Forward funding investors are taking BTR into their own hands

Winckworth Sherwood’s Christopher Brigstocke reflects on the popularity of the Build to Rent sector among investors.

Christopher Brigstocke, Partner at Winckworth Sherwood | BTR News
Christopher Brigstocke, Partner at Winckworth Sherwood.

This year has started with yet another wave of interest in investing in Build to Rent in the UK, with Cushman & Wakefield estimating that investors are targeting £8.1bn at the sector.

By Christopher Brigstocke, Partner, Winckworth Sherwood

This is hardly a surprise. Rental demand across the UK remains at its highest level in decades. High interest rates, perpetually rising house prices, and the chronic undersupply of homes make this unlikely to change anytime soon. Within the context of these housing dynamics, Build to Rent is only likely to grow in its attractiveness to investors.

While widely deemed to be a sensible investment, the more pressing issue for funds has been getting hold of stock. It’s a market still very much in its infancy in the UK, and while the demand is high, the current lack of supply has limited the ability for units to be traded.

With investors hungry to reap the benefits that this asset class can provide, they are increasingly taking matters into their own hands – entering forward funding arrangements to grow their portfolios.

To forward purchase or forward fund?

Forwarding funding development appears to be stacking up for investors compared to the alternative strategy, which is for forward purchase of new – yet to be developed – stock.

In a forward purchase agreement, investors agree a set a price with developers in advance of construction, which is then paid upon completion of the development.

On paper this is an attractive arrangement for investors. Forward purchasing requires minimal capital outlay, and with the transfer of ownership only taking place upon completion of the works, they are shieled from the construction risk and financial pressures on the housebuilder. It also provides price certainty, protecting them from market fluctuations and potential cost increases.

However, despite the minimal upfront risk involved, appetite for this type of funding agreement is shrinking. Cushman & Wakefield’s survey finds that only 19% of Britain’s leading Build to Rent investors call this their preferred type of deal structure for this year. That’s likely due in part to reluctance within the developer community to enter into these types of agreements. Challenging economic conditions, instability in the construction supply chain and volatile interest rates have in many cases constrained their ability to fund their own schemes outright and take on the risk that a forward purchase arrangement typically lands at their door.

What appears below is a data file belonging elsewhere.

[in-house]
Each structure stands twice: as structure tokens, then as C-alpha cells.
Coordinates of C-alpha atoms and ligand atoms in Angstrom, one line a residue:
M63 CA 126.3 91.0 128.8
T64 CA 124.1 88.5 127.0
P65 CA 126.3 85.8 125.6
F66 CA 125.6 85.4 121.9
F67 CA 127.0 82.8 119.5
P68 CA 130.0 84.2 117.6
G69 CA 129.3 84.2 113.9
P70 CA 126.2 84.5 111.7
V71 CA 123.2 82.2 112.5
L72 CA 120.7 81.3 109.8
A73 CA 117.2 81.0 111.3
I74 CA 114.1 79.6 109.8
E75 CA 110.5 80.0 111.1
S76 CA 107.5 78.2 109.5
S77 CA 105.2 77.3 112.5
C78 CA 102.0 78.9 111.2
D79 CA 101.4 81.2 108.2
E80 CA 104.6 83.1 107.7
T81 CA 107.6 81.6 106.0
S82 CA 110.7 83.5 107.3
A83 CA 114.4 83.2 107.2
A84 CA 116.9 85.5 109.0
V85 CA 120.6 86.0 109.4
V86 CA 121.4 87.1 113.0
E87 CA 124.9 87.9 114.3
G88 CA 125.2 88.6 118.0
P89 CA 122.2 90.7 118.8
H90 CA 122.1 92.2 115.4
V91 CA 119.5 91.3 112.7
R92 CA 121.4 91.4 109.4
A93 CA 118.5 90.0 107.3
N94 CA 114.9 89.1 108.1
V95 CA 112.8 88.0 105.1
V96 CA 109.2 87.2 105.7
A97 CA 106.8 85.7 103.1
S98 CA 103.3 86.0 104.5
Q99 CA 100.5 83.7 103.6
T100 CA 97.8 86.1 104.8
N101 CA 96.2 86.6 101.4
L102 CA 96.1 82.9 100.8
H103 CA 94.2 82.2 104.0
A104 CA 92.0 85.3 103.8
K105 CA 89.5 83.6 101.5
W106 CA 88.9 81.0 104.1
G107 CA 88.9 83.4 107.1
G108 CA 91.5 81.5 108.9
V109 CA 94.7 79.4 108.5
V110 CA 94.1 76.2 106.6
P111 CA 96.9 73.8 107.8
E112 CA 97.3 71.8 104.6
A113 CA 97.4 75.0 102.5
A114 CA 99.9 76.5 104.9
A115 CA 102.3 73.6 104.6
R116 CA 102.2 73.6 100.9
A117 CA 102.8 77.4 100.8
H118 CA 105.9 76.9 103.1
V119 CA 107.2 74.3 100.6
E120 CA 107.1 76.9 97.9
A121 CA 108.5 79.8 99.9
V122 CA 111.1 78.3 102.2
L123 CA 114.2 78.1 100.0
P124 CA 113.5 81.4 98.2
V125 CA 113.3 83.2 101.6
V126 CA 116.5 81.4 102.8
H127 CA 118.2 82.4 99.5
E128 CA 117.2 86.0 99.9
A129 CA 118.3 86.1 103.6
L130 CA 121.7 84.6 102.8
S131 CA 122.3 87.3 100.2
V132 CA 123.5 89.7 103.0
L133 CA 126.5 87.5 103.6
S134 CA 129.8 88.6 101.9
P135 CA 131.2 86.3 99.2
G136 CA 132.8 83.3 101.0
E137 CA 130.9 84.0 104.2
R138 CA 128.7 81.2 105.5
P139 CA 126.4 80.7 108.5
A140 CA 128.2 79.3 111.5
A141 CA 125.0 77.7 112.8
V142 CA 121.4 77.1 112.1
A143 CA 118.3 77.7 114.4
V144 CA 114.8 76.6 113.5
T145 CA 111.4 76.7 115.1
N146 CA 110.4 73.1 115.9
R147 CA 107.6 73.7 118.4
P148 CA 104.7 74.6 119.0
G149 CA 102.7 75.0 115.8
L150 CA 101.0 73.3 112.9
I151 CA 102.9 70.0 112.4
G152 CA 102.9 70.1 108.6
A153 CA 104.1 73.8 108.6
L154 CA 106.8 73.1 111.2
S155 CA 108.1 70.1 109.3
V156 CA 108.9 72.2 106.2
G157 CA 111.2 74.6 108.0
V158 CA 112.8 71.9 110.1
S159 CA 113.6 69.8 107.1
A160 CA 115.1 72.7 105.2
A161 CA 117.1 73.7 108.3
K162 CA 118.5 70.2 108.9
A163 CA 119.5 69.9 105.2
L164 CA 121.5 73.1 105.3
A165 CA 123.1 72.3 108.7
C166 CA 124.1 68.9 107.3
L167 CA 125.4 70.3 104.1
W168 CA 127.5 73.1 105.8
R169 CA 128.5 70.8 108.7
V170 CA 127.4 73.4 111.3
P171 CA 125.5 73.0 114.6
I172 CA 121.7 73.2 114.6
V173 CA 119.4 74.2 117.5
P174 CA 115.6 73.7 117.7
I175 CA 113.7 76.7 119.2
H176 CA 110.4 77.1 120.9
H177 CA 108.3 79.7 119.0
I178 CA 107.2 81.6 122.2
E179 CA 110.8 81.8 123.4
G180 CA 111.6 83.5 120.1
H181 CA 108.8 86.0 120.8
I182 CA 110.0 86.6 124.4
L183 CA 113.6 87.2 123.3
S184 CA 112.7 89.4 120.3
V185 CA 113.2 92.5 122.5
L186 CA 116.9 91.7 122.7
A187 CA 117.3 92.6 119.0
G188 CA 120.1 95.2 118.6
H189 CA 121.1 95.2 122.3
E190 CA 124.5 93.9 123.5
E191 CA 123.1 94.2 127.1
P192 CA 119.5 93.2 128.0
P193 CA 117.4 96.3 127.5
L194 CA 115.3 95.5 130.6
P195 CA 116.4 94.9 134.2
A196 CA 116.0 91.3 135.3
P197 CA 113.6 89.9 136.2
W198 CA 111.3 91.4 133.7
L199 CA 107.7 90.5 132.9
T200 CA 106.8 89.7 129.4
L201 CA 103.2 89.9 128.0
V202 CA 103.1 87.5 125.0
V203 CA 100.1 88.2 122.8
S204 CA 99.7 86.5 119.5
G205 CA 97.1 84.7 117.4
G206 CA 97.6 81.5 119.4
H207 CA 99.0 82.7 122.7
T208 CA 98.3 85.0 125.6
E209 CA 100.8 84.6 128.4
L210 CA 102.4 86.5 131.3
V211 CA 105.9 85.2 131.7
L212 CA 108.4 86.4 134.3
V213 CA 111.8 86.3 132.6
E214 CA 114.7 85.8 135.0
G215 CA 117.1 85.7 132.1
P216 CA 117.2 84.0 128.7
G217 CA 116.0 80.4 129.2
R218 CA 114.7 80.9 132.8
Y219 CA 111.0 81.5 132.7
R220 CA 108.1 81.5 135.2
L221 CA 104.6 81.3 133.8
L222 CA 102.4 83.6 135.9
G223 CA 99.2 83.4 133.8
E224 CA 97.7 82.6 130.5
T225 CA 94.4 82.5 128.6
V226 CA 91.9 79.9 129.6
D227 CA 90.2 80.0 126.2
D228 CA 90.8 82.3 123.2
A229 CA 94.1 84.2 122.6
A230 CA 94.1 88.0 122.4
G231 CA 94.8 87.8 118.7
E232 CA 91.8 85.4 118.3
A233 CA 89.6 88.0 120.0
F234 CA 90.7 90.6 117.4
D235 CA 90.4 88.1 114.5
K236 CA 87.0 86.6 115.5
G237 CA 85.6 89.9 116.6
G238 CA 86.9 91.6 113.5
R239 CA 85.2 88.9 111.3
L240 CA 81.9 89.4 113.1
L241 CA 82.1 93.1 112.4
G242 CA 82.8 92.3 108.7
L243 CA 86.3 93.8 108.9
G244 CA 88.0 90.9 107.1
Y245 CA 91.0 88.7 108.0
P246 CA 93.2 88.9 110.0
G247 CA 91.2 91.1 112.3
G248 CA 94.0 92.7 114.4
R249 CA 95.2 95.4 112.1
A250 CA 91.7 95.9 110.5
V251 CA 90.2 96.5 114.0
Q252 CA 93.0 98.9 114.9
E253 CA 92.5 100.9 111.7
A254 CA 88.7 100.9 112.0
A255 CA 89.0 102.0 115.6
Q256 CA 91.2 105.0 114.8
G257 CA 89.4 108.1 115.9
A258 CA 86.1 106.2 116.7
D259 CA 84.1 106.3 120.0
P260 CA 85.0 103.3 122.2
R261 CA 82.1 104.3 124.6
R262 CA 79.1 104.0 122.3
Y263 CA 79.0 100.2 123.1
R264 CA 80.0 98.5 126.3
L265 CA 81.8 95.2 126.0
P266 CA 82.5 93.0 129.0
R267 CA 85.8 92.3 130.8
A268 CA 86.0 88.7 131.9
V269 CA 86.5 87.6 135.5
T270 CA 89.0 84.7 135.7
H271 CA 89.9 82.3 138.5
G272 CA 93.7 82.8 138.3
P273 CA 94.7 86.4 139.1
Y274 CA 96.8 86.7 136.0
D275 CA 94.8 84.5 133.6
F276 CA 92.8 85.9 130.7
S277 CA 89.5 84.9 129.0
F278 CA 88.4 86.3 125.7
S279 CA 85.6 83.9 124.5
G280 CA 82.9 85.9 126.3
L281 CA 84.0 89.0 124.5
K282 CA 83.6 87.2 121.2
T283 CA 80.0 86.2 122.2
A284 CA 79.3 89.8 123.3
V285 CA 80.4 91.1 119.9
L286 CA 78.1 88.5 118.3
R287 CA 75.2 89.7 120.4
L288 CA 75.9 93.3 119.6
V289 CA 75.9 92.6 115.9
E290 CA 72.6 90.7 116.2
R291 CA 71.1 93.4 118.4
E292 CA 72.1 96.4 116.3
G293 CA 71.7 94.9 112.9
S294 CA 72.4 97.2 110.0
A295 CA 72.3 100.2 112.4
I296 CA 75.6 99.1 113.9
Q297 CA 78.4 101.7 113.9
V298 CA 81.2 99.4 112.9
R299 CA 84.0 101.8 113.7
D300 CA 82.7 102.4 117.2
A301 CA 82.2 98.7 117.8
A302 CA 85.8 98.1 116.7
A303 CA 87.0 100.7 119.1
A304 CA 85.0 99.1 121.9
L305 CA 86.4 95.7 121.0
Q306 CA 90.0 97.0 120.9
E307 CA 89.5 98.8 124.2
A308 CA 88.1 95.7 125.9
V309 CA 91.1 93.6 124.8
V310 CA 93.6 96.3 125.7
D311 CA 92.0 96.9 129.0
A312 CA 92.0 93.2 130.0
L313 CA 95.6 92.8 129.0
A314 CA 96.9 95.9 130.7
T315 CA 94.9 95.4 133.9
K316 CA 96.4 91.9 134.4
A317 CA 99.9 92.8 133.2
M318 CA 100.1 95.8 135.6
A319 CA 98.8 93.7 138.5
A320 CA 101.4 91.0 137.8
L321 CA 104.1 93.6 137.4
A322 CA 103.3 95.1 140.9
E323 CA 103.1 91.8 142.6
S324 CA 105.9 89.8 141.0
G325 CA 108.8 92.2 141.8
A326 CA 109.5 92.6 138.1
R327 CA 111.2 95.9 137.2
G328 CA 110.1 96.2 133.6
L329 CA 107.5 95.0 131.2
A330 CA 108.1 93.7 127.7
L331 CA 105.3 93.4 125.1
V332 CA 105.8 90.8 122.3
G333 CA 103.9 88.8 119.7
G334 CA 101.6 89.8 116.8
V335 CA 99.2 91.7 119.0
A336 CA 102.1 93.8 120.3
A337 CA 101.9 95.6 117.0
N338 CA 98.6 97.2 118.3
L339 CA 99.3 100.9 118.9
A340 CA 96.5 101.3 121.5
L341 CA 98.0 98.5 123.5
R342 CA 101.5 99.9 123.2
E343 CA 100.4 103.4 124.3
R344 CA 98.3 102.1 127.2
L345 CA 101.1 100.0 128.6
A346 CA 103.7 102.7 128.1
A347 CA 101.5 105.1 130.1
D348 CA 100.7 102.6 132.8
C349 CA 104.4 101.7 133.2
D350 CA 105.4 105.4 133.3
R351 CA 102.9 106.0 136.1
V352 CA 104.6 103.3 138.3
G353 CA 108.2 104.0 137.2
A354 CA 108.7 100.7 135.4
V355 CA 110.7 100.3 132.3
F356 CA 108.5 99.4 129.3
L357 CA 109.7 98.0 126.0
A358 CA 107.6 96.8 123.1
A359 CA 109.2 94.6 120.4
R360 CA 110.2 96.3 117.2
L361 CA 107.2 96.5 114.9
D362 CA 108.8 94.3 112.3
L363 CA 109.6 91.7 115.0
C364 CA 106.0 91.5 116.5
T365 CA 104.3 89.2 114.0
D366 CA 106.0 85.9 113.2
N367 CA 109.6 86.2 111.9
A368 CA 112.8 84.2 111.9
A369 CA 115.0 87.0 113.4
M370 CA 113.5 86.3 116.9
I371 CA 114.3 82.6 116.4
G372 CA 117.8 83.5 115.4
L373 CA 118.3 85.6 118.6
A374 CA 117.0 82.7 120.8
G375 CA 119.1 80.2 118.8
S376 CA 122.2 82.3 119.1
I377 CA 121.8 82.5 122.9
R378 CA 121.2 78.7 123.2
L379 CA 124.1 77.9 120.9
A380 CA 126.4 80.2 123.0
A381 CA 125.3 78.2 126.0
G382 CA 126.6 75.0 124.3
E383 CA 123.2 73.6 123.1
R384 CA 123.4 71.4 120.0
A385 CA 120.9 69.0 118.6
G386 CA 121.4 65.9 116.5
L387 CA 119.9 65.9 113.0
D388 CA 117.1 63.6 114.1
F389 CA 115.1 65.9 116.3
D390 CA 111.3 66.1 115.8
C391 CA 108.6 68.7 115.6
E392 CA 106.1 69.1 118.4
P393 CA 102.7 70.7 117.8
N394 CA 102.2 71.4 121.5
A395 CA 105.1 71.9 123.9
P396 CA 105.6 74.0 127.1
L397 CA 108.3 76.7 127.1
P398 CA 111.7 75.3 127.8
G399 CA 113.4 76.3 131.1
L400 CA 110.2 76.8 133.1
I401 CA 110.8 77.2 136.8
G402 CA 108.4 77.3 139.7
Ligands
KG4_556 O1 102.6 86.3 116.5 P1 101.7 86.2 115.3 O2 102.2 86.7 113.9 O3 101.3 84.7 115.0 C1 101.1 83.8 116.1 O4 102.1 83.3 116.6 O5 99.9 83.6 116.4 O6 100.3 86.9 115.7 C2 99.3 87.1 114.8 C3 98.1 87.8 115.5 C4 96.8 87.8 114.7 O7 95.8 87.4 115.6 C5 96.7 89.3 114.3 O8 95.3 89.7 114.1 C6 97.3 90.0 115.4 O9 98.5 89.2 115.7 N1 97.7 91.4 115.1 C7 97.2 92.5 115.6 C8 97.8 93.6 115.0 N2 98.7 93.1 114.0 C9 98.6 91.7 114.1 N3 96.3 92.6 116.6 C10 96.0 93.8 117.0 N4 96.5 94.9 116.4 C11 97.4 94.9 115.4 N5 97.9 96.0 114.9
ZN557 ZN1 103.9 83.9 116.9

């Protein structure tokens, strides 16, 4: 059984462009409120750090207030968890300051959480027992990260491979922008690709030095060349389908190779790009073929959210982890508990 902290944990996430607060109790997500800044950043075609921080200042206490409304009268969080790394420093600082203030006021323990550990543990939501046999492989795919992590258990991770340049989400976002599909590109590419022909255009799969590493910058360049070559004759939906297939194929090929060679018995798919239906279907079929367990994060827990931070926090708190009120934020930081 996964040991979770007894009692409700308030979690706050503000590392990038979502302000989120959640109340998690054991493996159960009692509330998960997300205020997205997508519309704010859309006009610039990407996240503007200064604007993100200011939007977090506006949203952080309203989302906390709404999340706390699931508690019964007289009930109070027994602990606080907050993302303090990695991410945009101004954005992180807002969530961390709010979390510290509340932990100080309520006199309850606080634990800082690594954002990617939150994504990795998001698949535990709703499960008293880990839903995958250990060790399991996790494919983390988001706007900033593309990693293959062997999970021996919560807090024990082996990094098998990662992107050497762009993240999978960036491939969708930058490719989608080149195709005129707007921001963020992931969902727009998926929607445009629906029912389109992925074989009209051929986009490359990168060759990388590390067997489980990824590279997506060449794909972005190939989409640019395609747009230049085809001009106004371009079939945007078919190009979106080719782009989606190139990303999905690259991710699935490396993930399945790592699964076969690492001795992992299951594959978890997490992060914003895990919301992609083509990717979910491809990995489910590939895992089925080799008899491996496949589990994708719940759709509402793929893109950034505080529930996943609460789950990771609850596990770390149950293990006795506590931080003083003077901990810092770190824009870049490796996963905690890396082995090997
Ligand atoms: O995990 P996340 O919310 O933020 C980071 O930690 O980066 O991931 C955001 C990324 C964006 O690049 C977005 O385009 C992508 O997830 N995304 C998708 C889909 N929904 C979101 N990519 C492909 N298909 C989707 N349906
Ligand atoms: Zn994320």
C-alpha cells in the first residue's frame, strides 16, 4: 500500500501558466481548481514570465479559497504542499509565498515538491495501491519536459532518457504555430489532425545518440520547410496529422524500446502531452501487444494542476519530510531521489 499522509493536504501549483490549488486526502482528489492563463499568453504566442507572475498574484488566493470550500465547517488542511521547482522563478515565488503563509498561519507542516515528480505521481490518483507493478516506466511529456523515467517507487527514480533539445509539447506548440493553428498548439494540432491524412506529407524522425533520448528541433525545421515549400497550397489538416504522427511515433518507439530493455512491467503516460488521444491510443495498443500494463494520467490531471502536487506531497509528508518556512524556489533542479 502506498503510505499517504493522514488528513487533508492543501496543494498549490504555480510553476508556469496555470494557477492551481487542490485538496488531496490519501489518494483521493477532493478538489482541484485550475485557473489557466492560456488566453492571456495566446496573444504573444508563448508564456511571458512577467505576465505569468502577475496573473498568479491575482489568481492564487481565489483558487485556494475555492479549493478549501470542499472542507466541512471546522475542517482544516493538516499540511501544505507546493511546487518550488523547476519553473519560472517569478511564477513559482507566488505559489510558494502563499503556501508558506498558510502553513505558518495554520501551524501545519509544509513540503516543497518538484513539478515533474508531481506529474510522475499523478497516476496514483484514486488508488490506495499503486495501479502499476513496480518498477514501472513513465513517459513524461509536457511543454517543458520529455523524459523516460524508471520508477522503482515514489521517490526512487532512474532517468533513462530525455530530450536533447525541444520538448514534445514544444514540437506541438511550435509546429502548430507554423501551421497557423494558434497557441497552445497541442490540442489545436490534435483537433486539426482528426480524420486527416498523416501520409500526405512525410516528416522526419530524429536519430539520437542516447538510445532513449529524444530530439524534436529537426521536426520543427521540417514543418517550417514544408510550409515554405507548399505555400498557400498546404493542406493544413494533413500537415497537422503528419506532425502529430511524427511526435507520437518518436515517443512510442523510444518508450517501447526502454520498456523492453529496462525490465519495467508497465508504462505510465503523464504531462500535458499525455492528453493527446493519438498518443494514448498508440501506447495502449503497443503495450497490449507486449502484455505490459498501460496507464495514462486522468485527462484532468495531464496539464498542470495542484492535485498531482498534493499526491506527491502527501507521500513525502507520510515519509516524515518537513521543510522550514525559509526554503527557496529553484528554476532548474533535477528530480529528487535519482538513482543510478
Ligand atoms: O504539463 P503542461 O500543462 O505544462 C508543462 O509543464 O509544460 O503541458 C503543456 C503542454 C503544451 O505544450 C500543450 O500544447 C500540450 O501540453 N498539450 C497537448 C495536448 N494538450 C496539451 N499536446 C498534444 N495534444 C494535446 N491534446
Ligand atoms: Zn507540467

Funds are therefore having to play an even more active role in the development process to deliver the stock they demand. This has brought forward funding to the fore. In this arrangement, investors fund the land purchase and construction in staged payments throughout the construction process, sharing the profits with the developer at the end. This shifts the financing risk from the developer to the investor which is inherently better placed to manage it.

Despite the greater upfront financial risk, forward funding gives investors greater overall control. Providing investment during the development process gives them more say over construction quality and timelines. Against a backdrop of tightening regulation for lending when it comes to environmental performance, it also gives the investor greater visibility on the asset and how resilient it is likely to prove in the long-term within their portfolio. There are tax benefits, too. Investors have the potential to confine the stamp duty to that payable on the site value, rather than that of the end product.

Greater risk means a greater emphasis on terms

While greater risk may well bring greater reward, it also calls for a greater scrutiny on contracts; ensuring they are well drafted so that developers deliver units on time and to the agreed standard.

Forward funding arrangements are not immune from the wider challenges impacting the construction market. As with any project, there can be the potential for cost overruns, and with investors providing capital up front, they will want to make sure they can keep these under control. Funding instalments should therefore be linked to the advancements of the works, ensuring developers stay within budget for each stage of the construction process.

A well drafted forward funding agreement will typically contain a maximum financial commitment limit for the investor and will place the burden of meeting cost overruns on the developer. Accurate monitoring processes are therefore imperative to ensure contingency thresholds are not exceeded and cost projections are kept under continuous review.

Forward structures are here to stay

With the stock of Build to Rent units low and the economy unpredictable, forward funding looks likely to remain a popular option for investors looking to grow their portfolios this year.

While steadying inflation may encourage more forward purchasing arrangements in the future, current economic forecasts suggest it’s unlikely we will reach a low interest rate environment for some time meaning funds will need to continue to play a more hands on role in the development of Build to Rent schemes.

Whatever agreement investors opt for, it’s important that contracts are carefully considered to ensure projects are completed on time, on budget, and free from defects.